So, how did it end up? Well, the grayscale patches on the chart matched up very well, but the colors were hit an miss. Some were nearly indistinguishable from the source chart, but other were way off. So after all of this, the real question was, how did it hold up to C1? Well, it was a very mixed result. First off, it feels like a really unfair comparison since Photoshop gives you all these option to adjust it precisely, and with C1 you really just have to eyeball things and make a few slight tweaks. However, you have to remember that comparing what kind of results you get with the options available to you is what this whole test was about. So with any unfairness safely out of mind, here is what I felt after coming up with my best approximation in C1.

The grayscale patches were definitely closer in Photoshop, but the color patches were a toss up. Overall, I think Photoshop did a better job matching the brightness of the colors. C1 tended to give brighter results on many, but reducing the brightness in C1 to make those colors match would just make others darker. I don't doubt that with enough tweaking (contrast, curves, etc) I could get C1 looking better (and this would probably give better results for the grayscale patches too). On the other hand, when it came to the tone of the color, I think C1 tended to give better results. The results from Photoshop just seemed to have strange tints to them.

So in the end, I didn't seem to be satisfied with any real improvements in Photoshop. I think I'd be more likely to get a better match in C1 by just adjusting the levels and such. In addition, this custom profile business seems very theoretical. Yes, you can get a profile set up for a shot, but realistically you should have a custom profile for each ISO setting under each different lighting condition. That seems like too much of a pain. I'd probably end up with just a few profiles for different conditions, and then use the one that is closest. I'm not sure that approximating in Photoshop is necessarily any better than approximating in C1. Seems like you'd lose out on the extra flexibility that Photoshop offers.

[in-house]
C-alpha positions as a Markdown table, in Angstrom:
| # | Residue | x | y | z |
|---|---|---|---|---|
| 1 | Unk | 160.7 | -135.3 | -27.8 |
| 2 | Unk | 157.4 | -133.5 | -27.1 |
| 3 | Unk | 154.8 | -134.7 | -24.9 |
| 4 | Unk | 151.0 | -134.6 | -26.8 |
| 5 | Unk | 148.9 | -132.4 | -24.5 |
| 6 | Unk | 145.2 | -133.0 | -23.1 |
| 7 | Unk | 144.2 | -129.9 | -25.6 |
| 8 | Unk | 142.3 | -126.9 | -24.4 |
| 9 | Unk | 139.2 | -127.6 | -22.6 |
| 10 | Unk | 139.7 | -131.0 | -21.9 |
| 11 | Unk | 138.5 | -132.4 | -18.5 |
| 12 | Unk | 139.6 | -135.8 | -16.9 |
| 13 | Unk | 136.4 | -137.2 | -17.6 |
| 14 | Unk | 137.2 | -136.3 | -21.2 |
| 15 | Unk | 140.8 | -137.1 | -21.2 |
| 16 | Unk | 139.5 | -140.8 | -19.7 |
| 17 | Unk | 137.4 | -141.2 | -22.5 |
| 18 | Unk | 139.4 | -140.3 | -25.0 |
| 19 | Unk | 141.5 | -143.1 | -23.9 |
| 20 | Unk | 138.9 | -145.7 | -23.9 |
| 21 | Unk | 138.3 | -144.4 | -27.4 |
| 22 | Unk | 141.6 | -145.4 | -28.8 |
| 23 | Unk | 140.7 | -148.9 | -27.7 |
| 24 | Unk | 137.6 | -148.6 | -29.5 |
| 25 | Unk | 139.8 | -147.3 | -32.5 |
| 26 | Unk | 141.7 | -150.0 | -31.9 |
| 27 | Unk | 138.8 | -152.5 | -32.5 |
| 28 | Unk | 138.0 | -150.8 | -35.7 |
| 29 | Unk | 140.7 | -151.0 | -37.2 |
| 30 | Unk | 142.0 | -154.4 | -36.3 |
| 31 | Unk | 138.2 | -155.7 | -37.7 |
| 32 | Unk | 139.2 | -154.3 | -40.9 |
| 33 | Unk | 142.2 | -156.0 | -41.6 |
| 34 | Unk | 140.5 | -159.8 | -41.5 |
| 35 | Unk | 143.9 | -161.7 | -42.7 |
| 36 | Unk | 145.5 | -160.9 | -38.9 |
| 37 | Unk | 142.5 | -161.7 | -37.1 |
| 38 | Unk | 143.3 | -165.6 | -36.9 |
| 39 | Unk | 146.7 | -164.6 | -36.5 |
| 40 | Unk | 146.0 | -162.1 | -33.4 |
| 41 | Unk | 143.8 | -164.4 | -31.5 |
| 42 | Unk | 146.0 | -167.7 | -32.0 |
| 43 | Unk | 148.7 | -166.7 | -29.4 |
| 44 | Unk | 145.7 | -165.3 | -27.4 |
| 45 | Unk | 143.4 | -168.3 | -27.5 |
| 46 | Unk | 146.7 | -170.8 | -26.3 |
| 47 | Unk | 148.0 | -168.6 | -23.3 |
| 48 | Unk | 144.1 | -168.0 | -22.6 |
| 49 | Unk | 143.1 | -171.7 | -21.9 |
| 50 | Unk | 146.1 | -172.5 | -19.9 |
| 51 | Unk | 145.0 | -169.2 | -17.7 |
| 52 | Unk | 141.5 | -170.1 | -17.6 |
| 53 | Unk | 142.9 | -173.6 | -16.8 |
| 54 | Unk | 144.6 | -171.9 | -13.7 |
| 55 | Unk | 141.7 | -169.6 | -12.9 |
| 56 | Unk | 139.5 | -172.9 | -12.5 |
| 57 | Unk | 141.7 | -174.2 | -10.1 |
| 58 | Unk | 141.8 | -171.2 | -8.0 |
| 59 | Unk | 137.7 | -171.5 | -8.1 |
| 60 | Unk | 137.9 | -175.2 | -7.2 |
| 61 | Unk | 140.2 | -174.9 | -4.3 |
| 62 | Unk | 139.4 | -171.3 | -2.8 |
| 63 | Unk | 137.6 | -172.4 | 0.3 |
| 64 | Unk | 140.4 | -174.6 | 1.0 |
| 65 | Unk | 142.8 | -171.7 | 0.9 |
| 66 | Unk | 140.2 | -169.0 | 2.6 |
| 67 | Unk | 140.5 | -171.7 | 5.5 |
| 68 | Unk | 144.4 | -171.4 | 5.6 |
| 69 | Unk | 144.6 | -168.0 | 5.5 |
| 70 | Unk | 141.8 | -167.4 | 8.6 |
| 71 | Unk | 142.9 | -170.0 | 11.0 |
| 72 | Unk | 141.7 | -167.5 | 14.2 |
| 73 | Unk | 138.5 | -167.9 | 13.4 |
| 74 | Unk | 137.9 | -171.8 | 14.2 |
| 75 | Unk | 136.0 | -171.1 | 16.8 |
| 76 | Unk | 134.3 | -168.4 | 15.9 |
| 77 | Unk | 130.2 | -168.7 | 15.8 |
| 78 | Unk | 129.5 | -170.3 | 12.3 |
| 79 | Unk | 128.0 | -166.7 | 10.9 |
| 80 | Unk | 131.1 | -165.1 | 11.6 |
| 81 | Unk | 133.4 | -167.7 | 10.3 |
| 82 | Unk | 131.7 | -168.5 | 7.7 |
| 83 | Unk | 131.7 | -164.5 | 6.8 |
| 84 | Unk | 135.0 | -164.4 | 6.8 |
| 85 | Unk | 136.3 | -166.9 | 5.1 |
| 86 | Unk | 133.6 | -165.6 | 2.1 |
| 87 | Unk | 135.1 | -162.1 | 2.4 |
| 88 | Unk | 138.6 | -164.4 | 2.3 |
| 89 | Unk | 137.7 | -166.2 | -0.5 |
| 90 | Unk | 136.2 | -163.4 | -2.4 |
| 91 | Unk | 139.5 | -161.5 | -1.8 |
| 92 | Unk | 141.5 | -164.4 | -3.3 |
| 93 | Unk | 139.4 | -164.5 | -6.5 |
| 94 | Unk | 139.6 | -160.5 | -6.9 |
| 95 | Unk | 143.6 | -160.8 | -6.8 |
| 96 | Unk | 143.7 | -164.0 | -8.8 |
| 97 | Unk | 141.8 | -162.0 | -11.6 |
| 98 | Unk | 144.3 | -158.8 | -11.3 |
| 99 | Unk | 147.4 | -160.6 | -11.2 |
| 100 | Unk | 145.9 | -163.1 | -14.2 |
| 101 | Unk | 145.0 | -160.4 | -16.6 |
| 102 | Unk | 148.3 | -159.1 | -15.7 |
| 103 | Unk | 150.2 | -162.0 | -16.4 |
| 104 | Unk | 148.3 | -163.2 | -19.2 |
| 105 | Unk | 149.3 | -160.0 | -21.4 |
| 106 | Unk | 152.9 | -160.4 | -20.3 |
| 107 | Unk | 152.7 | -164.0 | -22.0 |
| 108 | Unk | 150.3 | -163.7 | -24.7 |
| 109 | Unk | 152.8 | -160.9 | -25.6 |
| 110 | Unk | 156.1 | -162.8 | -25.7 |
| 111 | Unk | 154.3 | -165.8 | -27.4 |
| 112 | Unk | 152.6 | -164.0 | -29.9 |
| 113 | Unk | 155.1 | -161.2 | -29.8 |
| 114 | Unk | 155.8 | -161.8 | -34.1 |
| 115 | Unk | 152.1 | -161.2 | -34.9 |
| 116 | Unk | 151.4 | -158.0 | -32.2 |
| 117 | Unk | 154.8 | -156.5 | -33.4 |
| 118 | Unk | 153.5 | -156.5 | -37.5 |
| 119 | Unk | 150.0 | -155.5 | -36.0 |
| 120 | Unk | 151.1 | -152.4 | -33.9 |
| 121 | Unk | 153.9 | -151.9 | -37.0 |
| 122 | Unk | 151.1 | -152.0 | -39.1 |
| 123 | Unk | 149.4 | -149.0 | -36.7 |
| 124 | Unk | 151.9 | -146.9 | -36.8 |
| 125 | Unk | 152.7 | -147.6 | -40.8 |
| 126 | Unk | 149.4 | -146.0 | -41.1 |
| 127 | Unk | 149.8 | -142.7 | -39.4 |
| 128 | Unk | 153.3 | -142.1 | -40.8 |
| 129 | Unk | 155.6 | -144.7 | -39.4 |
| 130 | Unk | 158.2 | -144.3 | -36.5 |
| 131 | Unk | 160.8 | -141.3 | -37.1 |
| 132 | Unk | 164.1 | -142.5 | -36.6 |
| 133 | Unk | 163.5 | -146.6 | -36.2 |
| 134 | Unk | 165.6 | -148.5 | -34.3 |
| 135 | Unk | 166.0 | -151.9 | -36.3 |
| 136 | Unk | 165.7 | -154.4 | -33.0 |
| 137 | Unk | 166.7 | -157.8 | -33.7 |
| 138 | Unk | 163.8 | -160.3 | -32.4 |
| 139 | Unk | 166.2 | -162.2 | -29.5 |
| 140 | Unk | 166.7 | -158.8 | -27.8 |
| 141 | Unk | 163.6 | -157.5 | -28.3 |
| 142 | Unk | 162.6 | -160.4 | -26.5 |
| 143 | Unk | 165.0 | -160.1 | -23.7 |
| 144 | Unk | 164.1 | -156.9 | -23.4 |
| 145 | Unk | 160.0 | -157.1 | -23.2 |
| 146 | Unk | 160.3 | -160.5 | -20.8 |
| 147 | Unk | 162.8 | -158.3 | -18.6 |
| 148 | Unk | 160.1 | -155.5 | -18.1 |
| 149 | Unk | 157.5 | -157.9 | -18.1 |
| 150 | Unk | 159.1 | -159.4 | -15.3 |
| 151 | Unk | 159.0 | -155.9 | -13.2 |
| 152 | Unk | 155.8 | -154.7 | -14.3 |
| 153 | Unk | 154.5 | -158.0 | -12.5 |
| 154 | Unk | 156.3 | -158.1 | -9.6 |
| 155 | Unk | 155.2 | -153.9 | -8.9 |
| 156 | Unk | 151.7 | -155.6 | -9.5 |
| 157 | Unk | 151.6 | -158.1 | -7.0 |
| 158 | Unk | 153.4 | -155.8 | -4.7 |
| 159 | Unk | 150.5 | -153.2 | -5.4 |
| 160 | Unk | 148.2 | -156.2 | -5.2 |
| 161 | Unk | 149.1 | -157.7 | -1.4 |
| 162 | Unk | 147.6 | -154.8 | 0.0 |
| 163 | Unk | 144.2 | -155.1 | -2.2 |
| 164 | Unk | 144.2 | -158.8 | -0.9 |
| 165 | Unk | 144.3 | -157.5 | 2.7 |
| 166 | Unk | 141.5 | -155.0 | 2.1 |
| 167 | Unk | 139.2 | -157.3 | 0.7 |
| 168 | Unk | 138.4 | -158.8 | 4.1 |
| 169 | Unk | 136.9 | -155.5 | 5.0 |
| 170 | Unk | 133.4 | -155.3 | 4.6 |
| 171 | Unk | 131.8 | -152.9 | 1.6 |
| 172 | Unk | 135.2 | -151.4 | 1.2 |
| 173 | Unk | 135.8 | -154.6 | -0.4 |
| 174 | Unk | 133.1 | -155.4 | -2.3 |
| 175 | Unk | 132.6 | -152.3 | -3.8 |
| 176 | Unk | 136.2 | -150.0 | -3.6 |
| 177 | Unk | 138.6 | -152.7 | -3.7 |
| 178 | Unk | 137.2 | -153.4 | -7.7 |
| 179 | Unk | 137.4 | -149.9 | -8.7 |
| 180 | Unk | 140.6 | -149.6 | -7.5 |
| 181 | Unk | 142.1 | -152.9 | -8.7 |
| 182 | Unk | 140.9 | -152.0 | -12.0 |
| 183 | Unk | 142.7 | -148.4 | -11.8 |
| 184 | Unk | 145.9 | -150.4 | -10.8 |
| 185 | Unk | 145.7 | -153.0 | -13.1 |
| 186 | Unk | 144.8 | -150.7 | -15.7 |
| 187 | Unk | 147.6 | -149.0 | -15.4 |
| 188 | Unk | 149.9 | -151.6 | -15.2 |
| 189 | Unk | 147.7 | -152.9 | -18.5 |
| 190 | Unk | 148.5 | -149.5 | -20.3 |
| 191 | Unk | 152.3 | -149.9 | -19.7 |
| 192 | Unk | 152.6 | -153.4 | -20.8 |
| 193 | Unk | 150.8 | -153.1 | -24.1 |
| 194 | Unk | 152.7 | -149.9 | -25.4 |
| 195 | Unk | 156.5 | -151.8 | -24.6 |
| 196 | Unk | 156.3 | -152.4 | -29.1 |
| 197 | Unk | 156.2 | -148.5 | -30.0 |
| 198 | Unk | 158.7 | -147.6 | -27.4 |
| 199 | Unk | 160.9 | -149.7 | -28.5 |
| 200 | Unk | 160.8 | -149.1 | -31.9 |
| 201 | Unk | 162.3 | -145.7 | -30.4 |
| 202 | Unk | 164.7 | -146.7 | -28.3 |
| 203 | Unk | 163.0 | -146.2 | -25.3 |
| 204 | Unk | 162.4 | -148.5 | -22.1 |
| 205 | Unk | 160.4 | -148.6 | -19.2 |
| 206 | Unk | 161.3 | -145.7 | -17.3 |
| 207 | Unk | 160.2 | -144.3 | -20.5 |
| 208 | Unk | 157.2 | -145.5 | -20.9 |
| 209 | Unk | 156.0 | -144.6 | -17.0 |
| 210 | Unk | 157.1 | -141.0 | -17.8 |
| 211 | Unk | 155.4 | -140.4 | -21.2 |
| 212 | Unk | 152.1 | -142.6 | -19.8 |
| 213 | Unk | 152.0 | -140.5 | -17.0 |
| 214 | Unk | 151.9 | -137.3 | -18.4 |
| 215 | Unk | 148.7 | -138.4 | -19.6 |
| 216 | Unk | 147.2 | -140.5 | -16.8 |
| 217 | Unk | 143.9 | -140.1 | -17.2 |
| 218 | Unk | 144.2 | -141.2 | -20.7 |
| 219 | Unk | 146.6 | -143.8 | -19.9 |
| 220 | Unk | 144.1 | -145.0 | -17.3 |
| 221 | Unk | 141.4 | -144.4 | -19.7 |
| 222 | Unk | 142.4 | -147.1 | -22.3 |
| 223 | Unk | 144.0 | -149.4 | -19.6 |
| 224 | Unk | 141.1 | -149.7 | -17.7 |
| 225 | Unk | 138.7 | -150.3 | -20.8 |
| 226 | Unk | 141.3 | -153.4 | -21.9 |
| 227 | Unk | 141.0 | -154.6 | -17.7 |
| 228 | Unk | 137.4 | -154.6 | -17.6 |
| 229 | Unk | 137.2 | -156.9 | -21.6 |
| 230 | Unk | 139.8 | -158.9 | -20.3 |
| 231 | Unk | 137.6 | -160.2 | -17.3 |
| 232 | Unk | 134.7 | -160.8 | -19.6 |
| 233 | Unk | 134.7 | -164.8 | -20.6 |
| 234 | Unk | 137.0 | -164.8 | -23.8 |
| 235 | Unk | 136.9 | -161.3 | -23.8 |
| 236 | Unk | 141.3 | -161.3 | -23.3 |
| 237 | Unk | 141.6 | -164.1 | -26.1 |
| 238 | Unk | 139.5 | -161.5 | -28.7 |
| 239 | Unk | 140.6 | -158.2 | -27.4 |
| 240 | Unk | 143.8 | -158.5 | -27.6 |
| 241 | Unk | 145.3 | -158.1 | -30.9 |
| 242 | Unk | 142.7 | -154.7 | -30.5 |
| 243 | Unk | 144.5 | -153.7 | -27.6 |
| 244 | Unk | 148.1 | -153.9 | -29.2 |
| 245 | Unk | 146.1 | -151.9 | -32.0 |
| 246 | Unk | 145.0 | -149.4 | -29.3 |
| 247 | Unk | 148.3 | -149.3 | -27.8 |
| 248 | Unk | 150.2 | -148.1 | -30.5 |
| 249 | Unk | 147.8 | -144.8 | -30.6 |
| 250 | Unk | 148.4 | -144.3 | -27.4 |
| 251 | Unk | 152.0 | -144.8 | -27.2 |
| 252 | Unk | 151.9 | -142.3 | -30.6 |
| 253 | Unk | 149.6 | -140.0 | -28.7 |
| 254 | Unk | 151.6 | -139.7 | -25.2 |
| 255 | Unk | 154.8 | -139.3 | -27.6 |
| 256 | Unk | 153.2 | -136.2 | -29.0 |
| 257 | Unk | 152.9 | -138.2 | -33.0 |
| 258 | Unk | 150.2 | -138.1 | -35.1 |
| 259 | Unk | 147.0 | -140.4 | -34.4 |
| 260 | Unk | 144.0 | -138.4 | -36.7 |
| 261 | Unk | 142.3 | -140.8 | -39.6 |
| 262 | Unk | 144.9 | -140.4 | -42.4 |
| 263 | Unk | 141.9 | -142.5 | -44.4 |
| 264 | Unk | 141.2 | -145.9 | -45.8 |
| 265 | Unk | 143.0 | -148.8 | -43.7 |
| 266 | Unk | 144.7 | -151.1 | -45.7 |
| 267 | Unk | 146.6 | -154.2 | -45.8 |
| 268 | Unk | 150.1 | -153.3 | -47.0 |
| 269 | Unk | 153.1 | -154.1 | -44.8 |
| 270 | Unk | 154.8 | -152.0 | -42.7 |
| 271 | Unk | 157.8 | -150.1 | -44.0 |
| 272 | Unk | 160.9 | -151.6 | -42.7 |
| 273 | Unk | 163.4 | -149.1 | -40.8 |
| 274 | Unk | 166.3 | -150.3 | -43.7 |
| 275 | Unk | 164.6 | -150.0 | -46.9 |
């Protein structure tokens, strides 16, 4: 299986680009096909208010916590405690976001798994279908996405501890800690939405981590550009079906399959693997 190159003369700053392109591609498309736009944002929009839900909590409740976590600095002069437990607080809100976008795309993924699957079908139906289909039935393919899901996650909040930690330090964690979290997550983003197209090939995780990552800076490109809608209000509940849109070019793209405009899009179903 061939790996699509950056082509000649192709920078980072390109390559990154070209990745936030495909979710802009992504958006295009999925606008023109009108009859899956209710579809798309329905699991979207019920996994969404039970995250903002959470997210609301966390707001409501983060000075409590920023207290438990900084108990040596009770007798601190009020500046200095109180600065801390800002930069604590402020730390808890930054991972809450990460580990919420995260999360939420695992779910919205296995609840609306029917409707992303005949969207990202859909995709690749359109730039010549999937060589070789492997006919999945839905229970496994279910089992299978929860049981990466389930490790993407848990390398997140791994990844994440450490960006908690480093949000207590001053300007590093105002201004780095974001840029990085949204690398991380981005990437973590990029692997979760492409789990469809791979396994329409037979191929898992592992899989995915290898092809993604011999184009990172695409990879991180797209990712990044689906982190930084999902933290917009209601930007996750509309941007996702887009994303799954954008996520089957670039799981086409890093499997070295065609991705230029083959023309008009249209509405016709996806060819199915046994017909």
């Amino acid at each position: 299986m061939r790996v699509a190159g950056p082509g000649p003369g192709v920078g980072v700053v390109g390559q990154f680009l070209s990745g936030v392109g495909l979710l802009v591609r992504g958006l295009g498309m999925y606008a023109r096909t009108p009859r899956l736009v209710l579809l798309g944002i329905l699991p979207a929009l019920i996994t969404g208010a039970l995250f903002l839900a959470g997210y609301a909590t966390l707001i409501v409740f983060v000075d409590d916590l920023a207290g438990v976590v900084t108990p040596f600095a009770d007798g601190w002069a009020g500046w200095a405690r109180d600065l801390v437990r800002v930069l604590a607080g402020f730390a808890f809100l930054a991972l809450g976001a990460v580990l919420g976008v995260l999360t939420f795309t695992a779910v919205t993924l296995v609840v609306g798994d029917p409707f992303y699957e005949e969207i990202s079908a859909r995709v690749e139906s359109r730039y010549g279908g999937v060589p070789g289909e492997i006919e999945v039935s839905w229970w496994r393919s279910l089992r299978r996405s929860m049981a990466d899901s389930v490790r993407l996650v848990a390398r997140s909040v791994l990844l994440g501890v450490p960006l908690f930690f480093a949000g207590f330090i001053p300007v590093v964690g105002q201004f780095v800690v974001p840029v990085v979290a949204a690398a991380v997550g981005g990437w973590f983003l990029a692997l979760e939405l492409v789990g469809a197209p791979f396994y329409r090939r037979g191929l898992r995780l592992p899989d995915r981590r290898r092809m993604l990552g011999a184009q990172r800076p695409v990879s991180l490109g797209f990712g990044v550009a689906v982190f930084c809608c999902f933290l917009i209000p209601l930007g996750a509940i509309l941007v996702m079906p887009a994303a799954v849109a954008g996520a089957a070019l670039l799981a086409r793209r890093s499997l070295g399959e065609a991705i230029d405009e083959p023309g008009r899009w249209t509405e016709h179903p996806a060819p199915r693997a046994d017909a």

Finally, when it came down to it, I started thinking about how important the whole idea of precise color matching is anyway. Certainly there are those really art oriented people, who will raise a fuss if the colors aren't exactly as they saw at the time...wanting to be true to the spirit of the original subject and all. Myself, I seem to find myself happy with close approximations. Who's to say that the "true" colors are the best. I can certainly come up with photos that give me satisfying results in C1.

So in the end, it might seem like wasted time, but it was educational, and it was also reassuring to prove to myself that C1 is indeed the right tool for me. It's never bad to go back and reexamine your tools. As you gain experience and knowledge, you may find yourself outgrowing tools that seemed fine before. It felt good to prove to myself that C1 is NOT one of those tools I have outgrown.

So, that was my experience working with custom color profiles. In a few future posts (which I'll really try to get up this week) I'll mention my other year end/new years projects and my Christmas goodies.